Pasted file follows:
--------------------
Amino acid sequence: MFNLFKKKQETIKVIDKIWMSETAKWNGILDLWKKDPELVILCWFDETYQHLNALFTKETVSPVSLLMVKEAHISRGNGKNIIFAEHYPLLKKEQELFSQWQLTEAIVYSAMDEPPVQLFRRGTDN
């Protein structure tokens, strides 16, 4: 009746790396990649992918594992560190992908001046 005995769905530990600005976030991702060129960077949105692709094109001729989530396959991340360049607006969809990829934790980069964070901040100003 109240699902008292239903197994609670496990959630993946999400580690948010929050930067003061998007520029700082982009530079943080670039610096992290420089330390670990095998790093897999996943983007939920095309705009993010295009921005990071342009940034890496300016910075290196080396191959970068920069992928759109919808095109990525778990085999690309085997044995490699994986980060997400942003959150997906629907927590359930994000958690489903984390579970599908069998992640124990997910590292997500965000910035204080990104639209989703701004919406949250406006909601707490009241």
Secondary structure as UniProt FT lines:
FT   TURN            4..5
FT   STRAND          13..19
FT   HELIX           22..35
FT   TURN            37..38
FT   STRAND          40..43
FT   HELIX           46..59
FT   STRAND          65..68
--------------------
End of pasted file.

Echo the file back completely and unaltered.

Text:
Amino acid sequence: MFNLFKKKQETIKVIDKIWMSETAKWNGILDLWKKDPELVILCWFDETYQHLNALFTKETVSPVSLLMVKEAHISRGNGKNIIFAEHYPLLKKEQELFSQWQLTEAIVYSAMDEPPVQLFRRGTDN
């Protein structure tokens, strides 16, 4: 009746790396990649992918594992560190992908001046 005995769905530990600005976030991702060129960077949105692709094109001729989530396959991340360049607006969809990829934790980069964070901040100003 109240699902008292239903197994609670496990959630993946999400580690948010929050930067003061998007520029700082982009530079943080670039610096992290420089330390670990095998790093897999996943983007939920095309705009993010295009921005990071342009940034890496300016910075290196080396191959970068920069992928759109919808095109990525778990085999690309085997044995490699994986980060997400942003959150997906629907927590359930994000958690489903984390579970599908069998992640124990997910590292997500965000910035204080990104639209989703701004919406949250406006909601707490009241």
Secondary structure as UniProt FT lines:
FT   TURN            4..5
FT   STRAND          13..19
FT   HELIX           22..35
FT   TURN            37..38
FT   STRAND          40..43
FT   HELIX           46..59
FT   STRAND          65..68